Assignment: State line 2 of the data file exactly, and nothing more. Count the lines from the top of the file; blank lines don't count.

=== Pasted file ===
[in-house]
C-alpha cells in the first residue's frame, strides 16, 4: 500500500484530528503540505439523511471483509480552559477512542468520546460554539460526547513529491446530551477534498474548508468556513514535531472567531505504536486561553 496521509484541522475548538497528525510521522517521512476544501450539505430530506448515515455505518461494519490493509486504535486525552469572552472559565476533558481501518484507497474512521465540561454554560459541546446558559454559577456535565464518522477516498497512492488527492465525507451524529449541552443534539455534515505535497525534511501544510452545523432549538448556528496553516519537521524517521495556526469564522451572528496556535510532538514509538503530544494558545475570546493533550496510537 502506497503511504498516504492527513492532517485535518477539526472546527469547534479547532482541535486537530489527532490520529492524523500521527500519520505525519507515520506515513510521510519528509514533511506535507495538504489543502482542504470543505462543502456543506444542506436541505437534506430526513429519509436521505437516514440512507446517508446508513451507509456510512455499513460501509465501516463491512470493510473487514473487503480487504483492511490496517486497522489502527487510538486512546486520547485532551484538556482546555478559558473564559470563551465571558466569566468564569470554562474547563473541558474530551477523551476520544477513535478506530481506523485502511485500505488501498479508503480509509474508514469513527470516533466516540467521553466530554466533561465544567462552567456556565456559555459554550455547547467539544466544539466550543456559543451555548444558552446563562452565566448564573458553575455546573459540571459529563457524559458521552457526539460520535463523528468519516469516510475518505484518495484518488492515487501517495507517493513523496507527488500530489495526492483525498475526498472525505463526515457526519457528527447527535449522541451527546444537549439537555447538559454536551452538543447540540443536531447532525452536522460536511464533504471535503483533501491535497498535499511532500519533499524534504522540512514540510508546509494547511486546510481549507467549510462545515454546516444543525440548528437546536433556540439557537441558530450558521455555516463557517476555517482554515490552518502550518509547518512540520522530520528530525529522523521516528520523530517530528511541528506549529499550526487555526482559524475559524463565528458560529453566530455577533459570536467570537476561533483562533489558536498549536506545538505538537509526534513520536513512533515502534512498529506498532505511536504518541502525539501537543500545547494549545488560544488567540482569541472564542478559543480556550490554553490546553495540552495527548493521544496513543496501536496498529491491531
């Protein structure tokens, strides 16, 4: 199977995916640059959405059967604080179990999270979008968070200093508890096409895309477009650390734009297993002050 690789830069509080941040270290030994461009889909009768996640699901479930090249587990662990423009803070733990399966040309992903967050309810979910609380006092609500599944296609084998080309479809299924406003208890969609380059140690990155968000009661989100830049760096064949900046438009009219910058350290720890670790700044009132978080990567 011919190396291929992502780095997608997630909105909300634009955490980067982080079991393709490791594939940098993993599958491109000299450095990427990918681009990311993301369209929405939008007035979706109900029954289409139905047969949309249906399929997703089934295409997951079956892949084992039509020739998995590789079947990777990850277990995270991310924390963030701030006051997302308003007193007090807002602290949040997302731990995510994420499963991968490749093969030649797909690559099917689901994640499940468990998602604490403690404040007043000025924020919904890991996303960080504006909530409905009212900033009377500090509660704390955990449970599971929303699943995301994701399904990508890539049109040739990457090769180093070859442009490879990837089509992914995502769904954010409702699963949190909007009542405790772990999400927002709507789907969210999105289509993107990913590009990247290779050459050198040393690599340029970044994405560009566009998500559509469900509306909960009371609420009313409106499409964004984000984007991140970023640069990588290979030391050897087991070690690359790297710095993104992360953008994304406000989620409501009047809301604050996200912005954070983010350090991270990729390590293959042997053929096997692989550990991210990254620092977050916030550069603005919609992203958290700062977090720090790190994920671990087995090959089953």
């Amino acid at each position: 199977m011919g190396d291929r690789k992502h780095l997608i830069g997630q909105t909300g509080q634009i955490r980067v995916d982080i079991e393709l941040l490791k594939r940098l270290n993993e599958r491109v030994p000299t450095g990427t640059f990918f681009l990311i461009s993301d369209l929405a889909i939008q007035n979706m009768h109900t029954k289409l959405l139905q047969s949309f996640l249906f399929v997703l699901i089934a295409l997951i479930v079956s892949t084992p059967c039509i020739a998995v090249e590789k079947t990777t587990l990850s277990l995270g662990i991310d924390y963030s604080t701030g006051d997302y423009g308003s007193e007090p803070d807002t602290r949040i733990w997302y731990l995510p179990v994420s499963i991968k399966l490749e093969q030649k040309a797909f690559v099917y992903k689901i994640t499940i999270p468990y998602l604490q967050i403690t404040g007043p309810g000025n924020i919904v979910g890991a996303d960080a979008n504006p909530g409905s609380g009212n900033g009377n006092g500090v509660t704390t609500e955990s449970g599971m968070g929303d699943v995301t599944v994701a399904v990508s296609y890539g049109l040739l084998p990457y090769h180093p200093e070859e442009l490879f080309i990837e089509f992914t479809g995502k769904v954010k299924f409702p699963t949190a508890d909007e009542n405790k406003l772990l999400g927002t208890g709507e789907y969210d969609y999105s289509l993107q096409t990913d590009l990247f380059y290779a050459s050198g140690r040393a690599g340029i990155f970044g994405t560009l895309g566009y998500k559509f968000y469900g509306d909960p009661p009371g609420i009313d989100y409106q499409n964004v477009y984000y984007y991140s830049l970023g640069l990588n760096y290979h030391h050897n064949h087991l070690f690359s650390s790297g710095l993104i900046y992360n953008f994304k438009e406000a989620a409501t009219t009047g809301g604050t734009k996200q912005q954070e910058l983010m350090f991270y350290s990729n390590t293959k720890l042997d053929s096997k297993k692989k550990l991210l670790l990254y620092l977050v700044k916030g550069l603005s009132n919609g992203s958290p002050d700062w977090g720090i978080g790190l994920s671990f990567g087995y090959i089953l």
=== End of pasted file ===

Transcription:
C-alpha cells in the first residue's frame, strides 16, 4: 500500500484530528503540505439523511471483509480552559477512542468520546460554539460526547513529491446530551477534498474548508468556513514535531472567531505504536486561553 496521509484541522475548538497528525510521522517521512476544501450539505430530506448515515455505518461494519490493509486504535486525552469572552472559565476533558481501518484507497474512521465540561454554560459541546446558559454559577456535565464518522477516498497512492488527492465525507451524529449541552443534539455534515505535497525534511501544510452545523432549538448556528496553516519537521524517521495556526469564522451572528496556535510532538514509538503530544494558545475570546493533550496510537 502506497503511504498516504492527513492532517485535518477539526472546527469547534479547532482541535486537530489527532490520529492524523500521527500519520505525519507515520506515513510521510519528509514533511506535507495538504489543502482542504470543505462543502456543506444542506436541505437534506430526513429519509436521505437516514440512507446517508446508513451507509456510512455499513460501509465501516463491512470493510473487514473487503480487504483492511490496517486497522489502527487510538486512546486520547485532551484538556482546555478559558473564559470563551465571558466569566468564569470554562474547563473541558474530551477523551476520544477513535478506530481506523485502511485500505488501498479508503480509509474508514469513527470516533466516540467521553466530554466533561465544567462552567456556565456559555459554550455547547467539544466544539466550543456559543451555548444558552446563562452565566448564573458553575455546573459540571459529563457524559458521552457526539460520535463523528468519516469516510475518505484518495484518488492515487501517495507517493513523496507527488500530489495526492483525498475526498472525505463526515457526519457528527447527535449522541451527546444537549439537555447538559454536551452538543447540540443536531447532525452536522460536511464533504471535503483533501491535497498535499511532500519533499524534504522540512514540510508546509494547511486546510481549507467549510462545515454546516444543525440548528437546536433556540439557537441558530450558521455555516463557517476555517482554515490552518502550518509547518512540520522530520528530525529522523521516528520523530517530528511541528506549529499550526487555526482559524475559524463565528458560529453566530455577533459570536467570537476561533483562533489558536498549536506545538505538537509526534513520536513512533515502534512498529506498532505511536504518541502525539501537543500545547494549545488560544488567540482569541472564542478559543480556550490554553490546553495540552495527548493521544496513543496501536496498529491491531